The 1927 New York Yankees are known for their lumber, but they didn’t need to even take a swing to win Game 4 and sweep the Pittsburgh Pirates. With the scored tied 3-3 in the last of the ninth, Pirates reliever Johnny Miljus uncorked a wild pitch while facing Tony Lazzeri with the bases loaded, allowing Earle Combs to streak home with the World Series winning run.

The phantom sacrifice fly, the wild throw, the caught stealing and the wild pitch were odd walk-off moments in those early years of the World Series, but the Cardinals and Red Sox topped them all Saturday night as St. Louis took a 2-1 series lead with a 5-4 win in Game 3.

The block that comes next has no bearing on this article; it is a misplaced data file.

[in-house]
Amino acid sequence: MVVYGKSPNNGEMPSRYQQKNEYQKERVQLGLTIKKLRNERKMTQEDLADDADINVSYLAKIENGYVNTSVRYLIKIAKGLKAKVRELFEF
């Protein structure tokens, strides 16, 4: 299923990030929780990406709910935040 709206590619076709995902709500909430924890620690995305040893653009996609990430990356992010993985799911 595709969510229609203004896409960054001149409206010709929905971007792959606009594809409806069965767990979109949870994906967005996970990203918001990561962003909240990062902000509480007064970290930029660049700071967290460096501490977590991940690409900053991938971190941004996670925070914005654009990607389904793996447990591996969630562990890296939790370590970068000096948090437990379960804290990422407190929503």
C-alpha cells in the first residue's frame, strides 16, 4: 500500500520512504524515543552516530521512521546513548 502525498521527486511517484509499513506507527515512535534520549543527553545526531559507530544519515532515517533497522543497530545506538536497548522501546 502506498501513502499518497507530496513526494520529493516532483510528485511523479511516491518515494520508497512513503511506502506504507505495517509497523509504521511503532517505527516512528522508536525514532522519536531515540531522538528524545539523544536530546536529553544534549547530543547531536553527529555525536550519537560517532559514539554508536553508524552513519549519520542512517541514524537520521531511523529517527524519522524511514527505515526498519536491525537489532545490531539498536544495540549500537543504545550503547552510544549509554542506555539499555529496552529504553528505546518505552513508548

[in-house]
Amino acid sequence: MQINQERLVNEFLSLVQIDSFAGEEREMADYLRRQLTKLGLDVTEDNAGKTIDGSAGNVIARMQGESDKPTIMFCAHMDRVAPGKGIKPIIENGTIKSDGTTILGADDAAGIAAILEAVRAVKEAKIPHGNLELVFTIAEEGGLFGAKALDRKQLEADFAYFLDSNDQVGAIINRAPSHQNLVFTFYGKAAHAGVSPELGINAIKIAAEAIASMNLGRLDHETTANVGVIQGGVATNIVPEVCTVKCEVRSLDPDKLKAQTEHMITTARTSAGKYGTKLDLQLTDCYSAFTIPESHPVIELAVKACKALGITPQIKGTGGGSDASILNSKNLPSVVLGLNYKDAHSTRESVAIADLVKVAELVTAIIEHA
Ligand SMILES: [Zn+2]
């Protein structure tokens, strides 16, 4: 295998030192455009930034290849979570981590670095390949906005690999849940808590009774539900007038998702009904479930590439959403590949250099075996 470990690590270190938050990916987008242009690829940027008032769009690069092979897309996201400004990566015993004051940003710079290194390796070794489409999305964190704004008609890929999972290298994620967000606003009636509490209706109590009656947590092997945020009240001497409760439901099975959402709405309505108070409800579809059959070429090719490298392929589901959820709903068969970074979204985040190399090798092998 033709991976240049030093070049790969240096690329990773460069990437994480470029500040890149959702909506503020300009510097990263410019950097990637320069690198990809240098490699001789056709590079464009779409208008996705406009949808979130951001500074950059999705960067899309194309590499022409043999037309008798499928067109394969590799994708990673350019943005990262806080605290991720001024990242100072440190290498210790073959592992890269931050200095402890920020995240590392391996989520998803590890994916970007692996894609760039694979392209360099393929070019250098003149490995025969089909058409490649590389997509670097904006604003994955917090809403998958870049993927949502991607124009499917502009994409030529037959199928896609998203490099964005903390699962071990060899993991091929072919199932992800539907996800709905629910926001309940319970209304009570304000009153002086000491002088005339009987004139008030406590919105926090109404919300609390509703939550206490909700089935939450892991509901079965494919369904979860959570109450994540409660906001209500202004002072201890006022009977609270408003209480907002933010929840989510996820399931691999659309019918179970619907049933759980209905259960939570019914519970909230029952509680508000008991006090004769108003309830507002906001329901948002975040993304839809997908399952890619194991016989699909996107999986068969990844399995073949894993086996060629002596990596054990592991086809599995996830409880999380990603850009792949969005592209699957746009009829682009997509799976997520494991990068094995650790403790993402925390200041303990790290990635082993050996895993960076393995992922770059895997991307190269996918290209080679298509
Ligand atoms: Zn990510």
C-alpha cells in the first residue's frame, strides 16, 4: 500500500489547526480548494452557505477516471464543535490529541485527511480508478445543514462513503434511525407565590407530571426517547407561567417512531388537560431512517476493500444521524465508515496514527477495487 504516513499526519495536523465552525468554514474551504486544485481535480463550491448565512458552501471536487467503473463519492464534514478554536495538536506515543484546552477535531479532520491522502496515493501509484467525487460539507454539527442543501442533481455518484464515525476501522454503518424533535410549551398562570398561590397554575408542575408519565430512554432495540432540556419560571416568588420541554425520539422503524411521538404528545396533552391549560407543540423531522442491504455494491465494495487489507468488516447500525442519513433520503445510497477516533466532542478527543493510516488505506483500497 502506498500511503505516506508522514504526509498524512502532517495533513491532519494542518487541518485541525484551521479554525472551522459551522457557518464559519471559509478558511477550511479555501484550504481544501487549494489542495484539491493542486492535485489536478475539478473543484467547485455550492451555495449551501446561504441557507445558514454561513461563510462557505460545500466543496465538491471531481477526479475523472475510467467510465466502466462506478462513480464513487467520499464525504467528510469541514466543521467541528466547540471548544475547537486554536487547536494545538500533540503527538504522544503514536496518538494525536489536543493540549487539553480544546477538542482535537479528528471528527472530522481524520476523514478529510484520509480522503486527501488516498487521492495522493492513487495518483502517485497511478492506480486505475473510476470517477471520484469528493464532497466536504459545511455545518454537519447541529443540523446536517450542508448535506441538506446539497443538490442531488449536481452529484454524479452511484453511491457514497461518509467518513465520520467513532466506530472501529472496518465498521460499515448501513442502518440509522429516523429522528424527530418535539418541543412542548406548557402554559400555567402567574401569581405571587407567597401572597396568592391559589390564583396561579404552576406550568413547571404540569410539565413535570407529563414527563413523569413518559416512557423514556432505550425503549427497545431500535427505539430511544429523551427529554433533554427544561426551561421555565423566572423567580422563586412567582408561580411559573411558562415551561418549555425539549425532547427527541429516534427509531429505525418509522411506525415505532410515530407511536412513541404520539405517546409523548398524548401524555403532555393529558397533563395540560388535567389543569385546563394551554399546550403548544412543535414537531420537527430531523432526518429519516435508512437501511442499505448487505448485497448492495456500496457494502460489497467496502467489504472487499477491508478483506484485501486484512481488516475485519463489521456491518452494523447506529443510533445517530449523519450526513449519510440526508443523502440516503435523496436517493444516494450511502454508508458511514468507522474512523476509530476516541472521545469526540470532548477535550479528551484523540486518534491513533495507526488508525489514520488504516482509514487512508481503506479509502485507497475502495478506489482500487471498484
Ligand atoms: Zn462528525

To recap: Yadier Molina singled off Brandon Workman with one out in the ninth and the score tied  4-4. The Red Sox brought in Koji Uehara to face pinch hitter Allen Craig. Craig lined the first pitch to left for a double, setting up runners at second and third. John Jay, facing a drawn-in infield, hit a sharp grounder that was snared by second baseman Dustin Pedroia. Molina, thinking the ball was going through, was easily thrown out at the plate after he broke for home as catcher Jarrod Saltalamacchia made the tag. Craig dashed to third, and Saltalamacchia’s throw was wild, forcing third baseman Will Middlebrook to lunge for the ball. With the ball rolling down the left-field line, Craig tried to take off for home, but got tripped up by Middlebrook’s raised legs. Third base umpire James Joyce ruled obstruction, a violation clearly spelled out in the rule book, allowing Craig to come home with the winning run.